Dayton crews restoring Memphis Belle, famed B-17 bomber

Associated Press


Crews in Ohio are working to restore a famed B-17 bomber from World War II, scraping paint and bending metal to bring back the beauty of the Memphis Belle.

The storied aircraft flew 25 crucial missions over Europe during the war, a rare accomplishment at the time. Now the National Museum of the U.S. Air Force in Dayton is preparing the plane for display in its World War II Gallery, tentatively scheduled for 2014.

The restoration workers include 20 staff members and 64 volunteers, many of whom make new parts by hand and take pride in working on such a famous aircraft, the Dayton Daily News reported.

“You grow up making models of the Memphis Belle, and then here’s the real thing itself,” said Casey Simmons, a 31-year-old aircraft and power-plant mechanic from Sugarcreek Township.

Only about 50 of the nearly 13,000 B-17s that were built still exist, according to the museum. It has one in display area, two being restored and 13 on loan elsewhere.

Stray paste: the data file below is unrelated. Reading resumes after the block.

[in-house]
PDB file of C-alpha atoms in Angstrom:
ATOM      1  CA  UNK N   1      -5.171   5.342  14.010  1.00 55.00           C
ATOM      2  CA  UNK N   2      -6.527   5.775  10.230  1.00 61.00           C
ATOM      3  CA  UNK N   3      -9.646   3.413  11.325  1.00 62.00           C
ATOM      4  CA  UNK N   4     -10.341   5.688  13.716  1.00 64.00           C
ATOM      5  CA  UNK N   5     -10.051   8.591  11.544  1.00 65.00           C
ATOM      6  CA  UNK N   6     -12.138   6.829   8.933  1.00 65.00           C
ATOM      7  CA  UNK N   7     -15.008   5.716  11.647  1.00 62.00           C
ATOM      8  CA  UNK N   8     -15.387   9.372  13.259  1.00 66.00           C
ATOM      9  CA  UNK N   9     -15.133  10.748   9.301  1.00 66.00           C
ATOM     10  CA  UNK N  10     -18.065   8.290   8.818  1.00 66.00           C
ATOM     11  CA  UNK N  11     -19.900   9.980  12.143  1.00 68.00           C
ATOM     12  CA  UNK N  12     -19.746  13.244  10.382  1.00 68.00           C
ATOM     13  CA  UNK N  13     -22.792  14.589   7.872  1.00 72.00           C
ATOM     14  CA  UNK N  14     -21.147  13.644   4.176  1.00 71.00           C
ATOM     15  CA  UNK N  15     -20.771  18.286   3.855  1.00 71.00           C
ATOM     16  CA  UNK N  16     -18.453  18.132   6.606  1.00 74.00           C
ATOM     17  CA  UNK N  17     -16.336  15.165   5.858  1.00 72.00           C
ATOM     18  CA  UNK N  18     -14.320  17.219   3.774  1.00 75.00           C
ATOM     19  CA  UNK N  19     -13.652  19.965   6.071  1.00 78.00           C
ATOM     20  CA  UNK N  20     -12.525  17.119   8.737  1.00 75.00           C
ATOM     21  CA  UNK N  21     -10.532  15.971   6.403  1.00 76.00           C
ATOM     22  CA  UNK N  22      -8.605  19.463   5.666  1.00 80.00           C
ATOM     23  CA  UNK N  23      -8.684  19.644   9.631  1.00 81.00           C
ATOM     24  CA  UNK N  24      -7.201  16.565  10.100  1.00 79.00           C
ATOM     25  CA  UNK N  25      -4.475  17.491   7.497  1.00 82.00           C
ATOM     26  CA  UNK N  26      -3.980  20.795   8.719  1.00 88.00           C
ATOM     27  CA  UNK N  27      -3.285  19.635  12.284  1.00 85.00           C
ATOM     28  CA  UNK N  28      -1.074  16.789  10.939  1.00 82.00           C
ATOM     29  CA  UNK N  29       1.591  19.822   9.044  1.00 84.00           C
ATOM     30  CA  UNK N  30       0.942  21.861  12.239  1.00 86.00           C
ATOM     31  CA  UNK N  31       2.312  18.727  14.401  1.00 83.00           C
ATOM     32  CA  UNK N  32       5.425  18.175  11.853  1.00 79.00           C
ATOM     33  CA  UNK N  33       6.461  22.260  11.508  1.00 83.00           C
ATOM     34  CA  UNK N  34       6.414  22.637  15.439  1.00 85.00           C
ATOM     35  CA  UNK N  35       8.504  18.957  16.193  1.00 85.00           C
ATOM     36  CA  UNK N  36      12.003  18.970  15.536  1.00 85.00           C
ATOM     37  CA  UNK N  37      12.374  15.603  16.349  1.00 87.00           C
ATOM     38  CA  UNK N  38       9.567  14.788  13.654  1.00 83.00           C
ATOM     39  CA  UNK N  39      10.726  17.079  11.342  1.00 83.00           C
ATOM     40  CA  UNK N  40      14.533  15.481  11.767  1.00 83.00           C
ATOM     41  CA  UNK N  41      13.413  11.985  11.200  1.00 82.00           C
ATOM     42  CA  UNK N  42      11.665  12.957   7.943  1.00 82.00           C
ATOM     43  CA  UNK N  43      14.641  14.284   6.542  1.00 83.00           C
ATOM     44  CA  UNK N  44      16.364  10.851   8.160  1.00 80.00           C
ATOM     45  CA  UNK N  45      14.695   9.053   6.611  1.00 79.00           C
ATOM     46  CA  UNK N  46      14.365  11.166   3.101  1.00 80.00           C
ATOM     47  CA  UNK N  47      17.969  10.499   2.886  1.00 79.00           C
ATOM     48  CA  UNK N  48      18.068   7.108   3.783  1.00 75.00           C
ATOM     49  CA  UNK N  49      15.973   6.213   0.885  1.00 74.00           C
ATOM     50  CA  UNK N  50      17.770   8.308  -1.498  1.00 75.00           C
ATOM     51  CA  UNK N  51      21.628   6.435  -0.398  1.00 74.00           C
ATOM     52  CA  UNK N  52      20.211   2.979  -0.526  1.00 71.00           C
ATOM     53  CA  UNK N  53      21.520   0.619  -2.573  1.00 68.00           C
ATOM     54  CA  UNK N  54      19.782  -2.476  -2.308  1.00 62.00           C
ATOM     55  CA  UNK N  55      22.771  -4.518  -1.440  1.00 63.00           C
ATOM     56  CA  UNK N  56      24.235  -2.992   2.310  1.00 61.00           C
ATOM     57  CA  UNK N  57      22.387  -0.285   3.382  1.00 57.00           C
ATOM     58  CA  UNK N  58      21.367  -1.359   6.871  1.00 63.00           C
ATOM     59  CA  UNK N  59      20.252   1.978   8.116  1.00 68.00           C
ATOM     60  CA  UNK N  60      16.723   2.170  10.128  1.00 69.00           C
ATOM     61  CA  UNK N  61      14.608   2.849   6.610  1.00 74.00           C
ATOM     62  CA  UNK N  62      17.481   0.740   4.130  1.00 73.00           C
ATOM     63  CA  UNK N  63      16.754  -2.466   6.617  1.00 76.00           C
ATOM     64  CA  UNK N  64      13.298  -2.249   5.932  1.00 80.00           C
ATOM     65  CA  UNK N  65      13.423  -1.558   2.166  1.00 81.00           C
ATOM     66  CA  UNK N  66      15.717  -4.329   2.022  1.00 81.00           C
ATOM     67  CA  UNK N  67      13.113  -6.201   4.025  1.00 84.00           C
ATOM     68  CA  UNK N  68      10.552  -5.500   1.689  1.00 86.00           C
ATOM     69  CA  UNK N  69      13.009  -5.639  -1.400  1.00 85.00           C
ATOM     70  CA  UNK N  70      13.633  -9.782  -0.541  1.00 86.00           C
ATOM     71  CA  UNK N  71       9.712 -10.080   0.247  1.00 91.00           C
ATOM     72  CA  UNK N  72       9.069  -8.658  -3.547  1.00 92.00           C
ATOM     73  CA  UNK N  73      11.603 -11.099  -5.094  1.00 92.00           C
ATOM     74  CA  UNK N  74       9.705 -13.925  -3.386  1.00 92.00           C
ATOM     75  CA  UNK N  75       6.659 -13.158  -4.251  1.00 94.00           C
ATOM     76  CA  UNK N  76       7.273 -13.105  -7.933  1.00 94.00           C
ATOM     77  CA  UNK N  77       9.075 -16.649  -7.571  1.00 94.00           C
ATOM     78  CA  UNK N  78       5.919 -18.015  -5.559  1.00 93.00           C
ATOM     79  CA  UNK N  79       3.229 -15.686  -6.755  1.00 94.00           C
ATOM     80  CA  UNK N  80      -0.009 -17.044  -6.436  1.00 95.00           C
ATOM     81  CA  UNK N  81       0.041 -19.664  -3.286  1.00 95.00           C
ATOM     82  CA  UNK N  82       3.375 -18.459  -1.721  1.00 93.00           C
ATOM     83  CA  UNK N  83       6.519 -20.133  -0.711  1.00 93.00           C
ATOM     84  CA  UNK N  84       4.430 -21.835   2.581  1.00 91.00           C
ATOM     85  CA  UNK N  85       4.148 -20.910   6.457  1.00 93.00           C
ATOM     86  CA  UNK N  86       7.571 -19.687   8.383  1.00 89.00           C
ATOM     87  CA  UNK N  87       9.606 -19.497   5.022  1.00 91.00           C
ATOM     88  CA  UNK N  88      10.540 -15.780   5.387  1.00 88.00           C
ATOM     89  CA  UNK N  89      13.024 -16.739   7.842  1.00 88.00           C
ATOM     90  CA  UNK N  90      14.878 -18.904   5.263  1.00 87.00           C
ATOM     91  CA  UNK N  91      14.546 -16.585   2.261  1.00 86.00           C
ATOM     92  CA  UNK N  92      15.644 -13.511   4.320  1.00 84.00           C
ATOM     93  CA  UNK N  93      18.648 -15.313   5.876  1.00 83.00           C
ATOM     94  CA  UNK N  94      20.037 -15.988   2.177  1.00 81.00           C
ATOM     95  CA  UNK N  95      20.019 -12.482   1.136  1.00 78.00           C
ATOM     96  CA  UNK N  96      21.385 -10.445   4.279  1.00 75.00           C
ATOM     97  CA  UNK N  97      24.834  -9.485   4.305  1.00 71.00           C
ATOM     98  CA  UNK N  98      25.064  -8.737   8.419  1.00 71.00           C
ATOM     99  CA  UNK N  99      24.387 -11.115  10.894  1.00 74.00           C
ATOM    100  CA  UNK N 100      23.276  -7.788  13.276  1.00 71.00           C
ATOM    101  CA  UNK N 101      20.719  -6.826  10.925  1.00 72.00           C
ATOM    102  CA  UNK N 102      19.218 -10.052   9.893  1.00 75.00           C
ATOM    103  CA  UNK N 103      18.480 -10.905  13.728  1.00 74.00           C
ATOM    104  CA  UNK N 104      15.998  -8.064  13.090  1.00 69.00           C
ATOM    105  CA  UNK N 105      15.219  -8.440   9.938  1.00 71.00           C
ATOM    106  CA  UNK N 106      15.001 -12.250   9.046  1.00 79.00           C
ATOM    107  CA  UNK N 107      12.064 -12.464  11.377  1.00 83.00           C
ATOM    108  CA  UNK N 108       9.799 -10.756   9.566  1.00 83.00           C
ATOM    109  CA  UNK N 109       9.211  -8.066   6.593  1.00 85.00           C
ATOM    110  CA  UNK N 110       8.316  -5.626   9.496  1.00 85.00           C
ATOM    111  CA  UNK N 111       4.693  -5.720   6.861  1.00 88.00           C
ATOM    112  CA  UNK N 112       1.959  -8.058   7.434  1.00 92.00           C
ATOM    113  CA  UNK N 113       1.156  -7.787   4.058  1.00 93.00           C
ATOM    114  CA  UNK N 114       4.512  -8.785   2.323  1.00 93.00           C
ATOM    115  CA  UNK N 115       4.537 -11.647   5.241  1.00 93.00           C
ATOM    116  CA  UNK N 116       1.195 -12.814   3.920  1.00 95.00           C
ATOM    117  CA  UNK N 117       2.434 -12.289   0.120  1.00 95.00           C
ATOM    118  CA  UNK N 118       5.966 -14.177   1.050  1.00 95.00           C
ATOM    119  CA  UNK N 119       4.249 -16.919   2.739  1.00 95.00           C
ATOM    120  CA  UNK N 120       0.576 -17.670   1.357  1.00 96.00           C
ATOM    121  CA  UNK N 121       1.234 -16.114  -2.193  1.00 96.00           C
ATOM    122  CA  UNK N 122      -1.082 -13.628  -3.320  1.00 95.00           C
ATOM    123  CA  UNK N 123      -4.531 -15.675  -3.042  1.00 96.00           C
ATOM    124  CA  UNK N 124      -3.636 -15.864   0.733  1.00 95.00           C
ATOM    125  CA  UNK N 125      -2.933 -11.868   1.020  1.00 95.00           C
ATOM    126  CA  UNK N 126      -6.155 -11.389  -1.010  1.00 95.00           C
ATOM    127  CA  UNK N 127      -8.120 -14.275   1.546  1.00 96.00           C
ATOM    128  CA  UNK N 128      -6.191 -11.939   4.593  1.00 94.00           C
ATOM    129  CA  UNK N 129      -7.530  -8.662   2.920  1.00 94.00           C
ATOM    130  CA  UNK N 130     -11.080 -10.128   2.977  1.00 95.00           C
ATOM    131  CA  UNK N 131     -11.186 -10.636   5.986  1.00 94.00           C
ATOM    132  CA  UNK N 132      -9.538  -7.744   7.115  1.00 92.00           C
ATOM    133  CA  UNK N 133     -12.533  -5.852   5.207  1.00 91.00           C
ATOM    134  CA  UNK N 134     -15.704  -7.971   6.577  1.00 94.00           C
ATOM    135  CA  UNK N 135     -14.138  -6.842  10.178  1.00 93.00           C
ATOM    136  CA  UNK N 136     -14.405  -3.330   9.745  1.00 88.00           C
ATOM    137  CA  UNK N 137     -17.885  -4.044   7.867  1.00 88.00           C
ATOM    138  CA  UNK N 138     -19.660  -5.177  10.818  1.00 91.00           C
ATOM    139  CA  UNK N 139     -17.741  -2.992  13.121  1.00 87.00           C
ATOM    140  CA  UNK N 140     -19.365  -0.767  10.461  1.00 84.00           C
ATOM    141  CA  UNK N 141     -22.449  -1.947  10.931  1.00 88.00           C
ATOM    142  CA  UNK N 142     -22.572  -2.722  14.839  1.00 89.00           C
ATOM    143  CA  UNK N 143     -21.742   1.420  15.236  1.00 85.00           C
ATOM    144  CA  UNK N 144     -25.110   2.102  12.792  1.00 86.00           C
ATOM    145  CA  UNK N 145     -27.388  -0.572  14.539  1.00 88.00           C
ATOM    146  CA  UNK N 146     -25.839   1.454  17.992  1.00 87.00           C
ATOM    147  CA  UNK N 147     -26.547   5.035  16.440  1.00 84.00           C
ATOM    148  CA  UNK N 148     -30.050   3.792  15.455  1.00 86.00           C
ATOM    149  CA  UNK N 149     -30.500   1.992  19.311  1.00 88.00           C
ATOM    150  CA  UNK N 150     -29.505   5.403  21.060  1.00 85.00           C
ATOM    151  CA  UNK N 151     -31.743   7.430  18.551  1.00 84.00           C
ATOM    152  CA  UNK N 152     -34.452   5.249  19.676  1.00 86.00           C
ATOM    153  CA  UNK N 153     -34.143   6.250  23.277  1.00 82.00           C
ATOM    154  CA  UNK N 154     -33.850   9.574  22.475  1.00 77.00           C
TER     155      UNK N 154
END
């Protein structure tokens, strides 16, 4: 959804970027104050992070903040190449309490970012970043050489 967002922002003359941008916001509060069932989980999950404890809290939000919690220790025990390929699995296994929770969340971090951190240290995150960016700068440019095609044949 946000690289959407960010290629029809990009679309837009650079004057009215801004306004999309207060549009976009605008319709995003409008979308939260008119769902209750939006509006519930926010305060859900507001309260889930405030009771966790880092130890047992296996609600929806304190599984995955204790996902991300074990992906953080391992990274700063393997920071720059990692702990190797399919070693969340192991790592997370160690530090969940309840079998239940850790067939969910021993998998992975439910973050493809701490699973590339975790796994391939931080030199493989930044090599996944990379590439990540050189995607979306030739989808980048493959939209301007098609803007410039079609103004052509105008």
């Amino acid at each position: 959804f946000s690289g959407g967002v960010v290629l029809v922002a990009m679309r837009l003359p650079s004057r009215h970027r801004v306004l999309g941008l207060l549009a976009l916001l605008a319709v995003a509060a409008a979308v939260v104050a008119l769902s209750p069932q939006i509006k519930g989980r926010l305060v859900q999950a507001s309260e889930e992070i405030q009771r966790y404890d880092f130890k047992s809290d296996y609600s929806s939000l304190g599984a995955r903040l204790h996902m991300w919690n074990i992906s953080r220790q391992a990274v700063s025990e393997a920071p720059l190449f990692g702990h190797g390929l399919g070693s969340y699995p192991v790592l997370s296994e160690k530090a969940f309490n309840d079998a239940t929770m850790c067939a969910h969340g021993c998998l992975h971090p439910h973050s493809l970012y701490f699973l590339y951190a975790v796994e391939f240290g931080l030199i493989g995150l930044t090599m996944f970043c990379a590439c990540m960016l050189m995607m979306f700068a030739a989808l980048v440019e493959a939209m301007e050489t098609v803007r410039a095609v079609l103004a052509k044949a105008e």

The pilot of the Boeing-built Memphis Belle, then-Lt. Robert Morgan, named the aircraft after longtime Memphis, Tenn., resident Margaret Polk, who was his sweetheart before he deployed for war.

“It’s a national treasure, just as an artifact of our country,” museum curator Jeff Duford said. “It represents thousands and thousands of airmen who flew and fought in the heavy bombing campaigns.”

That garners it respect from restorers such as 58-year-old Robert Anderson of Dayton who have gone over it piece by piece or helped catalog the crew signatures etched into the silver-sided plane.

“You see little, small patches and you think they’re shrapnel,” said Anderson, who fabricates sheet metal for the project. “You try to leave them on there. It’s history.”

The volunteers include Leroy Lynn and Peter Esselburne, both retirees and pilots, who craft fabric coverings for the rudder and other control surfaces on the aircraft.

“We do it more carefully than an ordinary everyday project, and we have a lot of everyday ordinary projects,” said Lynn, a retired Wright-Patterson civilian flight-simulator employee from New Carlisle. “We’re constantly reminded of the young kids that flew these things. They were 18 to 22 years old, and a lot of them didn’t come home.”

Visitors who want a peek at the restoration work can see the Memphis Belle as part of a behind-the-scenes museum tour on many Fridays. Sometimes veterans come from hundreds of miles away to view it.

“It’s a very rewarding job,” Simmons said. “You get to see the way they look at this airplane, and you feel what they feel.”

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